Since they occur more commonly, there are some health problems that should be ruled out in all children and young people with ASD. They include: hearing and visual impairments; sleep problems; mental ill health, particularly attention deficit hyperactivity disorder (ADHD), anxiety and depression and epilepsy.7

Clinical interventions

The recently published SIGN guideline recognises that there is little robust evidence to support many of the interventions reported as effective for children and young people with ASD. For some interventions this reflects a lack of evidence, because appropriate studies have never been carried out; but for other interventions currently in use there is evidence of a lack of effect.

The general lack of evidence on the effectiveness of interventions creates difficulties for families and healthcare professionals when considering which interventions may be of some help. Healthcare professionals can help parents and families to consider the costs and benefits of potential interventions, in the light of available evidence where appropriate.

Non-pharmacological interventions

Early interventions aimed at improving functioning and outcomes are now viewed as an accepted part of the management of ASD in children and young people.

Some intervention models focus on specific developmental domains, such as communication or social functioning, while others have a broader focus on improving overall functioning. The SIGN guideline found relatively little robust evidence to support one programme over another, but recognised the emerging evidence to support the use of communication and behavioural interventions and the importance of involving families in intervention programmes.7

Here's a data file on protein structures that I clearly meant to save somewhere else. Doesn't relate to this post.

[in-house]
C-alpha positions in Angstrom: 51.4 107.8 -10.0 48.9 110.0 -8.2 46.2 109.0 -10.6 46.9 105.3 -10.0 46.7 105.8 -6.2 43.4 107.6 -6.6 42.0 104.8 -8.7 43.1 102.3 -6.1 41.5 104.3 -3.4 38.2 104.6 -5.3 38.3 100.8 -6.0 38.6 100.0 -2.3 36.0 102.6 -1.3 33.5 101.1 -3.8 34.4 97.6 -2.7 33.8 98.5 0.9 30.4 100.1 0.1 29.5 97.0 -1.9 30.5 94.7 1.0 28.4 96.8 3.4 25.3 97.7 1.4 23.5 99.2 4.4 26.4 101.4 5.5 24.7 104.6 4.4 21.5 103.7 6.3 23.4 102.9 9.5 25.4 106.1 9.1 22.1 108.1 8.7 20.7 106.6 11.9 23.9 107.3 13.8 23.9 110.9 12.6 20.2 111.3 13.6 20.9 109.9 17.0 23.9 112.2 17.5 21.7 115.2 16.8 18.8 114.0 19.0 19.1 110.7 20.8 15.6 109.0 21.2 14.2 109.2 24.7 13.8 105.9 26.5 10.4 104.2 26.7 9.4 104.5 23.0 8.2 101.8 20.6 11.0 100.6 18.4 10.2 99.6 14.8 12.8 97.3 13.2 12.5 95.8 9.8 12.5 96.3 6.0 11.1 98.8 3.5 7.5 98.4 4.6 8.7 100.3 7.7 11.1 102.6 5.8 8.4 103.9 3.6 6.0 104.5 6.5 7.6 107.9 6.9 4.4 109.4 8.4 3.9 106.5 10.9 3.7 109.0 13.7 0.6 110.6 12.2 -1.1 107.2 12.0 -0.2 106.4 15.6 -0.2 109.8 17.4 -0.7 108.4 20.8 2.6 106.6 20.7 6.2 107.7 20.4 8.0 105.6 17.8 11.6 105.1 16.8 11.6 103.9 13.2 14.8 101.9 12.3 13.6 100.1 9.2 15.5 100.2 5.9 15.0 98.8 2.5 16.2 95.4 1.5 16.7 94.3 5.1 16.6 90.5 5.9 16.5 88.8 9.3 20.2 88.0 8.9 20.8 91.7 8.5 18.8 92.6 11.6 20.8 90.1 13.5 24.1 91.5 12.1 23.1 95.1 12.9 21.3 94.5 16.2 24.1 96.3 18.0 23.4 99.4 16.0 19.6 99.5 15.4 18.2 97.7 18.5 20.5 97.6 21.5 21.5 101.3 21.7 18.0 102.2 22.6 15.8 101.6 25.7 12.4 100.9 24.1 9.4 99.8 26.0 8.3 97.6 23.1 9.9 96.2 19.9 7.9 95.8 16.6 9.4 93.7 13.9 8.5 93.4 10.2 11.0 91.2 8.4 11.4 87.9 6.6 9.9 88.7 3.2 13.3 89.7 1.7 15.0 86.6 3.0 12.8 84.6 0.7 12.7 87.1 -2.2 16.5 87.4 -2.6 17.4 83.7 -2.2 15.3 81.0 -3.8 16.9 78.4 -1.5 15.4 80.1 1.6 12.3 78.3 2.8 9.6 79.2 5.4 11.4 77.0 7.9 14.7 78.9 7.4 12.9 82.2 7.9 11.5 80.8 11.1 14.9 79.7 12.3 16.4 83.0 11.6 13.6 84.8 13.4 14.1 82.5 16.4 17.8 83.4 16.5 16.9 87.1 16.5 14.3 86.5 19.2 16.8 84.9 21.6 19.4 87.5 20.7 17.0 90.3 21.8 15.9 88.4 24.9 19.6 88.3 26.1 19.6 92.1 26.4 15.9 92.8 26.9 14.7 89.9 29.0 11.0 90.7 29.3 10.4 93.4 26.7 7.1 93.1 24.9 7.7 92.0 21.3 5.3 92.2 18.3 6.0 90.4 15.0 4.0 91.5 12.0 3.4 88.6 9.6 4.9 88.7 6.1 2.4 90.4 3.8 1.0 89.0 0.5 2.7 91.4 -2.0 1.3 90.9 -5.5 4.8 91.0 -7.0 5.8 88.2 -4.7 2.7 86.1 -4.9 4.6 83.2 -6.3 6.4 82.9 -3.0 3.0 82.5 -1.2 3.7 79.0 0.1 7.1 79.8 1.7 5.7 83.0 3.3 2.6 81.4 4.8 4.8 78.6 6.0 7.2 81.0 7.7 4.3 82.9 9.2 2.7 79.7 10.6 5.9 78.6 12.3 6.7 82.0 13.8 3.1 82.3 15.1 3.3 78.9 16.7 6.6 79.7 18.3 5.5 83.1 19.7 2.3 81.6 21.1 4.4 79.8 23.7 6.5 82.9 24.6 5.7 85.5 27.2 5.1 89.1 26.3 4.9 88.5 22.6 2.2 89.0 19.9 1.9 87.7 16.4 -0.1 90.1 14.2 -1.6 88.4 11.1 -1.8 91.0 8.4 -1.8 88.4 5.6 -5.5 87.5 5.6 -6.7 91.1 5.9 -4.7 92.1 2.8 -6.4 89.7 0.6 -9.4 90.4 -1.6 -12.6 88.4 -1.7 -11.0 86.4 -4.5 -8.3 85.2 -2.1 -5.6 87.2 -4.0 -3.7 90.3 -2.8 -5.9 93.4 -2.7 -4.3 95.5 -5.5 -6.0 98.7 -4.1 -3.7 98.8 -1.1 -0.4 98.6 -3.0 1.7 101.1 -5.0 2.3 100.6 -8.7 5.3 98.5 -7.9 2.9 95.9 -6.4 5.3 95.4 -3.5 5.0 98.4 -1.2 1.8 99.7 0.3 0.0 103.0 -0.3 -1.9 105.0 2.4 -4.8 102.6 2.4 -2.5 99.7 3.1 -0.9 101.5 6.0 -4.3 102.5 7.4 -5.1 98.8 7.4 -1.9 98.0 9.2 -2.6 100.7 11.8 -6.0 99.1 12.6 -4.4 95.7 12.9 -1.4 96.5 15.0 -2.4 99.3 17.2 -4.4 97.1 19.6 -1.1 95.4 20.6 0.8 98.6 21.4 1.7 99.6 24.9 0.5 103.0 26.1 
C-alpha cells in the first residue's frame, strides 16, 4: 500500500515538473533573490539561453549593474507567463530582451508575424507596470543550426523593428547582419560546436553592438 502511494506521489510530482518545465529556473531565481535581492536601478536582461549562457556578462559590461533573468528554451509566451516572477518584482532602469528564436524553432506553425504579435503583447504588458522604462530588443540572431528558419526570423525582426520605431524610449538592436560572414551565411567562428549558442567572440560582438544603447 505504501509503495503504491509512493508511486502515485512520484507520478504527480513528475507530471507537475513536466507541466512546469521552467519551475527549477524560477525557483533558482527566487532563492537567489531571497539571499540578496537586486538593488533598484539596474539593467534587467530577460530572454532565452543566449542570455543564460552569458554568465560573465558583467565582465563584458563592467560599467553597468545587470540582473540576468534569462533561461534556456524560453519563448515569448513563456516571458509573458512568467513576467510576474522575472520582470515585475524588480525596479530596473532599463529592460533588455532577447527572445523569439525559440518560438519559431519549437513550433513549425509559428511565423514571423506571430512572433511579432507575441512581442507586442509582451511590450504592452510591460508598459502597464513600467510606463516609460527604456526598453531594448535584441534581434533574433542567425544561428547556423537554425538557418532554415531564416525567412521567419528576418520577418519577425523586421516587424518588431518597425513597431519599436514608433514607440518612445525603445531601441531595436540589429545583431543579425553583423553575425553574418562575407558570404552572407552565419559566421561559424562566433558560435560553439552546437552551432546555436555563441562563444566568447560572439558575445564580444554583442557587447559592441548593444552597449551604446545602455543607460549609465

There is widespread interest in the effectiveness of biomedical and nutritional interventions, such as vitamin supplementation or casein and gluten exclusion diets. At present, there is insufficient published evidence to be able to make a statement about the effectiveness of such interventions.

Some children and young people with ASD exhibit significant food selectivity or abnormal eating patterns, and a dietitian's advice and support should be sought to ensure that their nutritional needs are met.

Pharmacological interventions

There is a general lack of evidence to support the use of medication in children and young people with ASD. No medication has been shown to have an impact on the core features of ASD, and none are currently licensed specifically for use in ASD.

There is some evidence to support the use of medication in the treatment of conditions often associated with ASD, such as problem behaviour, ADHD or sleep disorders. However, the use of these ‘off-licence' medications must be monitored and assessed by specialist services as part of a comprehensive package of interventions.

Information and support for parents and families

Parents and families experience significant anxiety during the process of assessment and diagnosis. Information, both verbal and written, is therefore an important component of service provision.

Useful information

Further information on useful resources for children and young people with ASD, parents and families and health professionals is given in SIGN 98
www.sign.ac.uk

NHS Education for Scotland provides a learning resource website on autism spectrum disorders
www.nes.scot.nhs.uk/asd

Authors

Dr Iain McClure
MB BS MRCPsych
consultant child and adolescent psychiatrist, Murray Royal Hospital, Perth. Chair of the SIGN 98 guideline development group

Dr Craig A Melville
BSc MB ChB MRCPsych
senior lecturer in learning disabilities psychiatry, University of Glasgow, Gartnavel Royal Hospital. Member of the SIGN 98 guideline development group

Key points Case study 1 Case study 2 Case study 3 Case study 4 General developmental warning signs of possible ASD in pre-school children Table 1: General developmental warning signs of possible ASD in pre-school children Warning signs of possible ASD in school-age children Table 2: Warning signs of possible ASD in school-age children Additional warning signs of possible ASD in adolescents Table 3: Additional warning signs of possible ASD Additional warning signs of possible ASD

in adolescents Table 4: Extract from a checklist for provision of services and information